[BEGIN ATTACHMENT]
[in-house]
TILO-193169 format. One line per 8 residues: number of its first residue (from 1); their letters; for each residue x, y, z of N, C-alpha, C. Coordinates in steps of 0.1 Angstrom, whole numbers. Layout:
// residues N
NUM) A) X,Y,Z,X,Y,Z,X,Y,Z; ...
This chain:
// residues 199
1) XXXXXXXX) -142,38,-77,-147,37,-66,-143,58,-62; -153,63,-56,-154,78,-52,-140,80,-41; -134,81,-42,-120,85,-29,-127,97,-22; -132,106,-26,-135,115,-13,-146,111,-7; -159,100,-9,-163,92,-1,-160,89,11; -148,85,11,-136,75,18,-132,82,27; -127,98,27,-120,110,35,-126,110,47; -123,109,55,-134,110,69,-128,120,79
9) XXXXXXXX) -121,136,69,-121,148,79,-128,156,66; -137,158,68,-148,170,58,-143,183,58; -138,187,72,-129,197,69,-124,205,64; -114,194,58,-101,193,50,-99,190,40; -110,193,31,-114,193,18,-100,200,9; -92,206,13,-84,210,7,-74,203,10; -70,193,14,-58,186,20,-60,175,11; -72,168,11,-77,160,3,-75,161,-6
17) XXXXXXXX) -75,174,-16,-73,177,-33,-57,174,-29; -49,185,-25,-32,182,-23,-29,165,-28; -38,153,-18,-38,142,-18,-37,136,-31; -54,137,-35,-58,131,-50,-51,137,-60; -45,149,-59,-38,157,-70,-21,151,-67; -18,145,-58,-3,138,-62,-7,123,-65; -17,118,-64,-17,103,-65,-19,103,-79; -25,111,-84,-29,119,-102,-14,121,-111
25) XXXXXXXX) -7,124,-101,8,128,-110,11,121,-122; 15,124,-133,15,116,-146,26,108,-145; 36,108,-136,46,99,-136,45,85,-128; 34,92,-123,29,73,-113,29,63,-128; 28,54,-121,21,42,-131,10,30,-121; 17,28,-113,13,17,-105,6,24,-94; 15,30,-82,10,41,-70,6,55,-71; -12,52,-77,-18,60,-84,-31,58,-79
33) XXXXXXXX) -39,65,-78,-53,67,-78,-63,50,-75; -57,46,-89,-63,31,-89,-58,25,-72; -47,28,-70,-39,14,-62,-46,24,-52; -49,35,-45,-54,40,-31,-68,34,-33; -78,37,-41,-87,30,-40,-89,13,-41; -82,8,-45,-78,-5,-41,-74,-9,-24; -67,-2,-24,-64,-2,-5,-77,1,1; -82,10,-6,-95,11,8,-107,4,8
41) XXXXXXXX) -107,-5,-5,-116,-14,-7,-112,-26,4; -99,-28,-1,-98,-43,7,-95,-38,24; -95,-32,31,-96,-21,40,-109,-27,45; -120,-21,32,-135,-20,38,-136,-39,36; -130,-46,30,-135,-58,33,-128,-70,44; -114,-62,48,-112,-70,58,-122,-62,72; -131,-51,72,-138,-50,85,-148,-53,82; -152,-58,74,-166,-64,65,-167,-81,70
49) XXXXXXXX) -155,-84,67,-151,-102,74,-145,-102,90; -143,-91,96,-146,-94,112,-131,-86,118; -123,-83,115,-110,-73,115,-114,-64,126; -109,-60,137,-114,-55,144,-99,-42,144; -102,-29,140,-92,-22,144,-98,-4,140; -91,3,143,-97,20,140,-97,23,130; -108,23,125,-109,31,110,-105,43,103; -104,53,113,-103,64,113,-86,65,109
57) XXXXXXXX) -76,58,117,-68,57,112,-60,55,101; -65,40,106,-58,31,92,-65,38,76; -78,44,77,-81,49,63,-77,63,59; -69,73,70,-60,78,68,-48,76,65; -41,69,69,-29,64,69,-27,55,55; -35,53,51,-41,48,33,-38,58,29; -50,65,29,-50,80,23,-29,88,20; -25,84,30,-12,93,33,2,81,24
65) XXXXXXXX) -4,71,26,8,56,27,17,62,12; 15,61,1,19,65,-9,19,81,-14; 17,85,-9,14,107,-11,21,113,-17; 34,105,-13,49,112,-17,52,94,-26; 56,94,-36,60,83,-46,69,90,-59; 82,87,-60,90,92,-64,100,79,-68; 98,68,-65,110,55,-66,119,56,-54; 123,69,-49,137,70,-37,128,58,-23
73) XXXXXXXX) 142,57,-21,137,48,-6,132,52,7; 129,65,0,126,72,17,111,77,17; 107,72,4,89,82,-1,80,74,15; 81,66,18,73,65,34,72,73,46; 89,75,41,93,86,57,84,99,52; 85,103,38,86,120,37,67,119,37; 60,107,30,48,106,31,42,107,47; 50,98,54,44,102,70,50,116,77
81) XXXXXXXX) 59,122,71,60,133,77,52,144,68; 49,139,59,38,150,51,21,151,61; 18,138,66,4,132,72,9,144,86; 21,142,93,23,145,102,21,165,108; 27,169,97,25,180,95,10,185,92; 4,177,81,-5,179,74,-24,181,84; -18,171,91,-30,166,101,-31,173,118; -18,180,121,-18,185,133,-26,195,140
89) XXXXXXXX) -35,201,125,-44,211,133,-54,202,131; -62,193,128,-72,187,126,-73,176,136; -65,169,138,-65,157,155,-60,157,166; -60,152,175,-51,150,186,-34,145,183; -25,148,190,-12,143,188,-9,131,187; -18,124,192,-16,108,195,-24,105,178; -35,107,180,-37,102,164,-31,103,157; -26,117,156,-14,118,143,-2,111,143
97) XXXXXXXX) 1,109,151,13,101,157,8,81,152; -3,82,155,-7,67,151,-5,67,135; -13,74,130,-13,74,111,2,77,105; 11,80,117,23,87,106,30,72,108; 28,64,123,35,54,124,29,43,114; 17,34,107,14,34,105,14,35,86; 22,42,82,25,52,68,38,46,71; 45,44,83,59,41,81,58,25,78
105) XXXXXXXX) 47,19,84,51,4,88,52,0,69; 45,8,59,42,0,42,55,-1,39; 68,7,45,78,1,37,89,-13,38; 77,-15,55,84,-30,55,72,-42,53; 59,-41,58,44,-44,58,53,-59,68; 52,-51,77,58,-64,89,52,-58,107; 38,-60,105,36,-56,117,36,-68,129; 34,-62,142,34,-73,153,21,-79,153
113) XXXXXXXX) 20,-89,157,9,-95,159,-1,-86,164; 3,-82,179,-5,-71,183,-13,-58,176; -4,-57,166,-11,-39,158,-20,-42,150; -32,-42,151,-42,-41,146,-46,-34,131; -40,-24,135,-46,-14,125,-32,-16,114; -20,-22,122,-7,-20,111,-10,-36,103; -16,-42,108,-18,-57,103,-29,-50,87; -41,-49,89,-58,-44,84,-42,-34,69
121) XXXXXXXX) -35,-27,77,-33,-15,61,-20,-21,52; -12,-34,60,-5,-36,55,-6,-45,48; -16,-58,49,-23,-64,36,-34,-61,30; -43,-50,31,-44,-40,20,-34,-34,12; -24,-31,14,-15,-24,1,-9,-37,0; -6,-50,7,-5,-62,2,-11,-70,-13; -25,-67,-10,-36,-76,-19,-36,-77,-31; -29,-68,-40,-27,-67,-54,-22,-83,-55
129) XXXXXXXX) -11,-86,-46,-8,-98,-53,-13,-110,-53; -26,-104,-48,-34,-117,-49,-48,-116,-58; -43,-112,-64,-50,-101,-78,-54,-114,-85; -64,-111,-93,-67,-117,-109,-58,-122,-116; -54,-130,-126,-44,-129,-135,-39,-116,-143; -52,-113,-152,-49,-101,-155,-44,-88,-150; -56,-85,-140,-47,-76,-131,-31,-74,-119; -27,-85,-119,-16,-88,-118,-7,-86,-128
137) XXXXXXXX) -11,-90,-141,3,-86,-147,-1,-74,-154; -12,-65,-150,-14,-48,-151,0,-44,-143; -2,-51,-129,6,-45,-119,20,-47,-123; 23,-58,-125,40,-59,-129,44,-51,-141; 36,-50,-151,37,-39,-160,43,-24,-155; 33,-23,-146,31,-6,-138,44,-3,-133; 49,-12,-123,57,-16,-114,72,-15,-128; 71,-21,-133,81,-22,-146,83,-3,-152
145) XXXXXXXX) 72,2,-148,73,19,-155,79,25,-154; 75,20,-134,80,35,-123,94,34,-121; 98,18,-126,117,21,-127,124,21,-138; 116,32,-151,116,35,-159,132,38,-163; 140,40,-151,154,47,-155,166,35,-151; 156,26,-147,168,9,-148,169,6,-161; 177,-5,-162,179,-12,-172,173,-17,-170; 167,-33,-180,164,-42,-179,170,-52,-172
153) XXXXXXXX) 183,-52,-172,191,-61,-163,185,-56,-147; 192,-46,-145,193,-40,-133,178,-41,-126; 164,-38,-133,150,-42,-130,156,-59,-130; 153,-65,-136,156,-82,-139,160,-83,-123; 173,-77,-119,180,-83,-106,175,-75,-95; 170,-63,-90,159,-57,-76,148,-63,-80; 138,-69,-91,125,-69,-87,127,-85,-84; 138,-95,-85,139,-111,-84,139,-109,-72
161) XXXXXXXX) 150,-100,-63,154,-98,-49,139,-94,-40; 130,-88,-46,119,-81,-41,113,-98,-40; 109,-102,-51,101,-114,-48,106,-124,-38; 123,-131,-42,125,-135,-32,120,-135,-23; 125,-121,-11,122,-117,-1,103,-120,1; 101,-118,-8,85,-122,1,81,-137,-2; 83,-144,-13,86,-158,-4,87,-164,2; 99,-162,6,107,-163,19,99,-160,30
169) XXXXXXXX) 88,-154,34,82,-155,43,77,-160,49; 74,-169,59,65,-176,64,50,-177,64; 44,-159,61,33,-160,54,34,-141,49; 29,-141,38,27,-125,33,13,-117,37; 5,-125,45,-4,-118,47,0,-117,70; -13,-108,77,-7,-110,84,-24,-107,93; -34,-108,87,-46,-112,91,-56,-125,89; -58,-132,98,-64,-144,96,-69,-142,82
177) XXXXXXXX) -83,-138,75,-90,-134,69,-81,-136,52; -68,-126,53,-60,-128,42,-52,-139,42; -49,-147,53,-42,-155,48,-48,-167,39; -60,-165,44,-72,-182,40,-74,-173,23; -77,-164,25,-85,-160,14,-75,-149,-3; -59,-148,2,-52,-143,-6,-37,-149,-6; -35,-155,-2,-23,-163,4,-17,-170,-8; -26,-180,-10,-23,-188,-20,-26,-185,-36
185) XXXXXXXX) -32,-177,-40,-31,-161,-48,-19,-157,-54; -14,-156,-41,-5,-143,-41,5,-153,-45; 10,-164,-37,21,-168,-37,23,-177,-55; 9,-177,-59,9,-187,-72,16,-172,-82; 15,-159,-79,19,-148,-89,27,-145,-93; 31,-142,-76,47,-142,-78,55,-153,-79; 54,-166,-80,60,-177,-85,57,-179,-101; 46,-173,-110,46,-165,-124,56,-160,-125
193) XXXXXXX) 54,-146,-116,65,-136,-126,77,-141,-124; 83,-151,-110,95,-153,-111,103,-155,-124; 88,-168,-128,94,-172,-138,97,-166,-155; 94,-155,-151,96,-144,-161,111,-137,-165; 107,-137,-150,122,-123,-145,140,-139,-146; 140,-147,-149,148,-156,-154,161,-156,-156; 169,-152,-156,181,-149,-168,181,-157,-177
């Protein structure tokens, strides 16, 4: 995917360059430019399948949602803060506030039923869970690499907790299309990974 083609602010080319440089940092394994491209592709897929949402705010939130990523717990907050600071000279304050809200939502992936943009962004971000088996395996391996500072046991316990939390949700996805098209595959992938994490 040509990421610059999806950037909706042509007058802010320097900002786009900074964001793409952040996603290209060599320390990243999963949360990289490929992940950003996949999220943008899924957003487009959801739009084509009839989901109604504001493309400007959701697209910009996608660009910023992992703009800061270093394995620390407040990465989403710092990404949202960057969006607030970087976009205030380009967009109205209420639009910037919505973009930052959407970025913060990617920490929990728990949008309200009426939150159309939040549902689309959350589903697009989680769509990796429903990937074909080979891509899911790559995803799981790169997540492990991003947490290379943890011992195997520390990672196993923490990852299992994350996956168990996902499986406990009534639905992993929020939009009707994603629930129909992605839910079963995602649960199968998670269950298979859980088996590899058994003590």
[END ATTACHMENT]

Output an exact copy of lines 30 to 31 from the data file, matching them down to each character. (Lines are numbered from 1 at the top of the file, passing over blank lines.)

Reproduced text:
185) XXXXXXXX) -32,-177,-40,-31,-161,-48,-19,-157,-54; -14,-156,-41,-5,-143,-41,5,-153,-45; 10,-164,-37,21,-168,-37,23,-177,-55; 9,-177,-59,9,-187,-72,16,-172,-82; 15,-159,-79,19,-148,-89,27,-145,-93; 31,-142,-76,47,-142,-78,55,-153,-79; 54,-166,-80,60,-177,-85,57,-179,-101; 46,-173,-110,46,-165,-124,56,-160,-125
193) XXXXXXX) 54,-146,-116,65,-136,-126,77,-141,-124; 83,-151,-110,95,-153,-111,103,-155,-124; 88,-168,-128,94,-172,-138,97,-166,-155; 94,-155,-151,96,-144,-161,111,-137,-165; 107,-137,-150,122,-123,-145,140,-139,-146; 140,-147,-149,148,-156,-154,161,-156,-156; 169,-152,-156,181,-149,-168,181,-157,-177